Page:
Well, for a start, it gets hard now. My next three runs are all 100km in distance. The CCC is the big one which will put me on a whole new level in terms of experience and I’ve so much to try to learn before then (running when tired, sleep deprived, mountain running, running in the dark etc.). Then there is the Berlin marathon. Part of my original aim for the year was to run a good for age qualifying time at Berlin. Then I obtained a place in the CCC just two weeks before. So that needs re-evaluating. I’ve no idea how I’ll feel when I fly out to Berlin. How my body will feel or even my mental state. However, I now know a lot of people who will also be out there, so the atmosphere is sure to be electric! I also obtained that GFA time in Malta (wooo) only for the bastards at the London Marathon to then move the goalposts a month later (Pricks). So I’m not sure if that goal is even valid anymore? Either way, Berlin is now turning into a bit of a party event. I now know so many people going that its going to be a great time no matter what I decide to do on the day. Then the remaining Ultras are all going to be shared with other people too. Different groups, all social in someway, including heading back to the Brecon Beacons, this time with Jon, Tommy and Kieron. Who knows how that will turn out!!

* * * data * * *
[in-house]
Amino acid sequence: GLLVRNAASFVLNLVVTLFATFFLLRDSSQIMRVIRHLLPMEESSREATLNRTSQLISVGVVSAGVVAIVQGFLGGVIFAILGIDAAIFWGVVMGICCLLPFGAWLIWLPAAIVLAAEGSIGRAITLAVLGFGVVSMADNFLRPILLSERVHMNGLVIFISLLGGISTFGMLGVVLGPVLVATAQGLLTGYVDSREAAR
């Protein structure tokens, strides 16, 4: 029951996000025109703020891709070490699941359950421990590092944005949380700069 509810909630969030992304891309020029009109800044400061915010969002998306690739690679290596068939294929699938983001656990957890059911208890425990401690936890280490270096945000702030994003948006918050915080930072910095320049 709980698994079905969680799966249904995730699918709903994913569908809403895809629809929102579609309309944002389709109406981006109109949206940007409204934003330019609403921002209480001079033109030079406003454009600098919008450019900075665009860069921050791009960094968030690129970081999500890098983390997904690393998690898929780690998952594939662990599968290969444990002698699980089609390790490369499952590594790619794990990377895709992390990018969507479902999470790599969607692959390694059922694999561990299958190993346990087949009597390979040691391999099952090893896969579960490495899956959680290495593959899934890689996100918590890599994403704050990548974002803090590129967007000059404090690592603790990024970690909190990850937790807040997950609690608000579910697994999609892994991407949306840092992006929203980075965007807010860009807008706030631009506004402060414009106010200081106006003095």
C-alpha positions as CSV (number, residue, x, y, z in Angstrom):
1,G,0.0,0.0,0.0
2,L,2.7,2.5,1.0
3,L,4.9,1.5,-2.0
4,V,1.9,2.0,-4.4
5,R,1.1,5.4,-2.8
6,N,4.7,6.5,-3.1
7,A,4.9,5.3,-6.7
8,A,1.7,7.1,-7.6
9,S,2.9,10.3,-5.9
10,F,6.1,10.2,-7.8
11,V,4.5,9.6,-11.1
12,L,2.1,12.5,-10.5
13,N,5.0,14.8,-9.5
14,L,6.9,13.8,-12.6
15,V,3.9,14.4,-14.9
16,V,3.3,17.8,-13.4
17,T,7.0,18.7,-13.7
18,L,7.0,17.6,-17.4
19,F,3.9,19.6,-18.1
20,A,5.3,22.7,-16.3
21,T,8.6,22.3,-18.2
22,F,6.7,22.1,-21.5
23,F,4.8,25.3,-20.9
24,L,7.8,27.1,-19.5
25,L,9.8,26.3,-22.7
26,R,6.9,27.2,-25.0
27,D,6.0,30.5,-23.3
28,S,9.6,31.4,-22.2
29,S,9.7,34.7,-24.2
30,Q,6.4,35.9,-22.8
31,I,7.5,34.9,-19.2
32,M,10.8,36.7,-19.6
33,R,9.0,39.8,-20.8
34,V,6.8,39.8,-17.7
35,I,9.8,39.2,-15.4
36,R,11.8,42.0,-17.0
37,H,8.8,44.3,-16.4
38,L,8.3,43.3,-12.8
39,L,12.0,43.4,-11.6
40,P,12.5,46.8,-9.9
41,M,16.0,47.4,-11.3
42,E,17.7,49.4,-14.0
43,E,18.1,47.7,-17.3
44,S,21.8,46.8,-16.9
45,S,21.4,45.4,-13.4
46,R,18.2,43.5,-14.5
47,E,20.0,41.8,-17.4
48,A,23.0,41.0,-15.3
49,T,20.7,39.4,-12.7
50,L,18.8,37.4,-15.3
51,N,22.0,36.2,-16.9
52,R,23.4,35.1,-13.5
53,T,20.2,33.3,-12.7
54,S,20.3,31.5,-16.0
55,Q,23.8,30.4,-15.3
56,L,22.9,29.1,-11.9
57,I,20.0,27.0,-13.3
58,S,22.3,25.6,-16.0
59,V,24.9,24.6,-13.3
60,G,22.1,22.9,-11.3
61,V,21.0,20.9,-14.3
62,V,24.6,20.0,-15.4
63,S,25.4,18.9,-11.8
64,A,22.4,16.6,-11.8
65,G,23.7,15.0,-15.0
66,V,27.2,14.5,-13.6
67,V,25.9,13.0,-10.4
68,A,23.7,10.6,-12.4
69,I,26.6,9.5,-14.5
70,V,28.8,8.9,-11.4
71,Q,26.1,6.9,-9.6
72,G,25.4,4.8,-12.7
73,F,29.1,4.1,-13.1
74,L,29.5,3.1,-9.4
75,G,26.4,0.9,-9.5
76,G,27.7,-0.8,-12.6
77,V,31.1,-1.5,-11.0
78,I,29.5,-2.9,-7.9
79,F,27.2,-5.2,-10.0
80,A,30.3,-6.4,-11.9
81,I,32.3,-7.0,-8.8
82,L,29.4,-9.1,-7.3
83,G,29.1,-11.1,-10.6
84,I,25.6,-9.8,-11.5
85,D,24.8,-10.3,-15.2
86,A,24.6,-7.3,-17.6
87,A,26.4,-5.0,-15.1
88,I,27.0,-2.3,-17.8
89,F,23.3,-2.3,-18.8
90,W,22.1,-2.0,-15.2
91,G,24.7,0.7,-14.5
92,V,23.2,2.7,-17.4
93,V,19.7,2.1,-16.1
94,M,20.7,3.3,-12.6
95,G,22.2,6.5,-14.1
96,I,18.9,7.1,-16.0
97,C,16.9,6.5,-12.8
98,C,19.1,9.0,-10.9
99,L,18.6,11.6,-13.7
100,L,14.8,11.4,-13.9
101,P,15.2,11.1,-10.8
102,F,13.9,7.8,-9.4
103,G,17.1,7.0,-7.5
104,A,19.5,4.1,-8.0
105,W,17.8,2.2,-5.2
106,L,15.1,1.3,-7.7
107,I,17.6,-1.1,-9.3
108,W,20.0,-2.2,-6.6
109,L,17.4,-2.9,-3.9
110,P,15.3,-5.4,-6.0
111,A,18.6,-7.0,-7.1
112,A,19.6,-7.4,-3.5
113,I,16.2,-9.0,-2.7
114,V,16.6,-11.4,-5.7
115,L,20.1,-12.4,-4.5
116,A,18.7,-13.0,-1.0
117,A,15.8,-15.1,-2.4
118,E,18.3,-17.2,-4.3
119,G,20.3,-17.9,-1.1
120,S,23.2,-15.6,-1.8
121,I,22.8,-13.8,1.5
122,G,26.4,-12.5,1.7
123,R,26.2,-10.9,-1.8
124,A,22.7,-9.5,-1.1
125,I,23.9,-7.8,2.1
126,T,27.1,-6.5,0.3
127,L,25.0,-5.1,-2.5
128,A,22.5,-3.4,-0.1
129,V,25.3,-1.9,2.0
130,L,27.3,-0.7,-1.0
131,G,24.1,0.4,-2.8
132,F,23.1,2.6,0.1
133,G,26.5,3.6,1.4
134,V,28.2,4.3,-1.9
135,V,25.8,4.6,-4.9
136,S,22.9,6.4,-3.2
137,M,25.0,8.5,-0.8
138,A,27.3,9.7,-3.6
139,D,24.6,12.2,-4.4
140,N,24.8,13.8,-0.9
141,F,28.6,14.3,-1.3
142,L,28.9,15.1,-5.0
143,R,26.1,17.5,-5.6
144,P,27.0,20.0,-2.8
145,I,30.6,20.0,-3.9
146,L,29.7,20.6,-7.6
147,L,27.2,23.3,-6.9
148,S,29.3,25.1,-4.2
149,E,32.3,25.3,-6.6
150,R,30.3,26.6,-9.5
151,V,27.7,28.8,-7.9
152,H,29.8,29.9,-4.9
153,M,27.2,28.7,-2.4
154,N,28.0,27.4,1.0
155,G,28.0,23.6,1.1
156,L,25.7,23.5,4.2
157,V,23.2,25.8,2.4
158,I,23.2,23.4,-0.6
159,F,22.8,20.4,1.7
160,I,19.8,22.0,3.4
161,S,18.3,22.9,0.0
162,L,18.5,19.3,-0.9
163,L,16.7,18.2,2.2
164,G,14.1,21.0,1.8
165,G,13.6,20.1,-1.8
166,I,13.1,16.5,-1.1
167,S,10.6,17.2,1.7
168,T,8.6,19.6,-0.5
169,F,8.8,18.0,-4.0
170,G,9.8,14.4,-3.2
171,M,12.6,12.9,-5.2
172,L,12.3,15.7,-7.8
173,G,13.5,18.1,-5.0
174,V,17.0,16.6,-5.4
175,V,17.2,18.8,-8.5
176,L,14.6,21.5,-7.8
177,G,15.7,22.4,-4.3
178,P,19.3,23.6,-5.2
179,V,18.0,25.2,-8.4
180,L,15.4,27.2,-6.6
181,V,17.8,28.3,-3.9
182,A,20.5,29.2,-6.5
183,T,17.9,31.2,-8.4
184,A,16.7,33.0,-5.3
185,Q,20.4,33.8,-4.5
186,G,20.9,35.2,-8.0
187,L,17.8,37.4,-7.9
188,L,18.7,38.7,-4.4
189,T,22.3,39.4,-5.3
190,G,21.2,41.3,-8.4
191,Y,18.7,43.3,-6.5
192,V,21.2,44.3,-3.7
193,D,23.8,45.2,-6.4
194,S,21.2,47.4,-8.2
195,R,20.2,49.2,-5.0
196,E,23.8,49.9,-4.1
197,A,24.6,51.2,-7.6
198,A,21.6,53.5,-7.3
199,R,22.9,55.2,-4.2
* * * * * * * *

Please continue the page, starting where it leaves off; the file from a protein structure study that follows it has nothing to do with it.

What am I going to change heading into the next 6 months? Hhmmm… right now, not a lot! Things are working right now so I won’t upset the balance too much. I’m becoming more involved in the social and community aspects of running so there will be more ‘running’ and more planning (runs, routes, meetups etc.). That will serve me from a training perspective. I’m keen to be more focused on the enjoyment and help remove the pressures I place upon myself, and I don’t intend to book any more events for this year! I do need to start thinking about 2019 though…
So to finally stop mumbling on…Looking back, I find it hard to believe that in such a short space of time I’ve become so passionate and involved in running. Taking the time to stop and reflect is going to become essential as the journey continues. As I acknowledge my goals, whats been achieved and adjust to what can be achieved, I sometimes think I need to be slapped with a trout and brought back to the reality of life! So onward to the next 6 months. Onward on these trails as I get ready to embrace the adventures, memories and more friendships that are coming my way!
One thought on ““Slapped with a trout…””